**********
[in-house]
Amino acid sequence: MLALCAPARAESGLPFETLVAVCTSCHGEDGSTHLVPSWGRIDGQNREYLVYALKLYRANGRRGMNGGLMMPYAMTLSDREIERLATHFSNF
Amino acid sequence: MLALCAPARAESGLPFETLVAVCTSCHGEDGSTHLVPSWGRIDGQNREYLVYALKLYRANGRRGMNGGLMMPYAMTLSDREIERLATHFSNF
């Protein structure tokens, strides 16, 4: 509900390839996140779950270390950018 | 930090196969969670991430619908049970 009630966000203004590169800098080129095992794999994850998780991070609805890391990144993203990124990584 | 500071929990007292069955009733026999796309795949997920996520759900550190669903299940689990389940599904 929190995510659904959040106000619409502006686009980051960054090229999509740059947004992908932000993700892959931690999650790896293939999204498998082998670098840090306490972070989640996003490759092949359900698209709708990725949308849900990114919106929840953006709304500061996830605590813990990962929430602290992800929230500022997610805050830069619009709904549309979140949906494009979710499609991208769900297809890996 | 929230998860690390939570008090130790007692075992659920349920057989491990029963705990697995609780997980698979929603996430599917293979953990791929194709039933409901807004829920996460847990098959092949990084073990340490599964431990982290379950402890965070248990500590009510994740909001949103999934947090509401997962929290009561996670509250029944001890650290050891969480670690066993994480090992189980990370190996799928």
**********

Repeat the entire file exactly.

[in-house]
Amino acid sequence: MLALCAPARAESGLPFETLVAVCTSCHGEDGSTHLVPSWGRIDGQNREYLVYALKLYRANGRRGMNGGLMMPYAMTLSDREIERLATHFSNF
Amino acid sequence: MLALCAPARAESGLPFETLVAVCTSCHGEDGSTHLVPSWGRIDGQNREYLVYALKLYRANGRRGMNGGLMMPYAMTLSDREIERLATHFSNF
């Protein structure tokens, strides 16, 4: 509900390839996140779950270390950018 | 930090196969969670991430619908049970 009630966000203004590169800098080129095992794999994850998780991070609805890391990144993203990124990584 | 500071929990007292069955009733026999796309795949997920996520759900550190669903299940689990389940599904 929190995510659904959040106000619409502006686009980051960054090229999509740059947004992908932000993700892959931690999650790896293939999204498998082998670098840090306490972070989640996003490759092949359900698209709708990725949308849900990114919106929840953006709304500061996830605590813990990962929430602290992800929230500022997610805050830069619009709904549309979140949906494009979710499609991208769900297809890996 | 929230998860690390939570008090130790007692075992659920349920057989491990029963705990697995609780997980698979929603996430599917293979953990791929194709039933409901807004829920996460847990098959092949990084073990340490599964431990982290379950402890965070248990500590009510994740909001949103999934947090509401997962929290009561996670509250029944001890650290050891969480670690066993994480090992189980990370190996799928």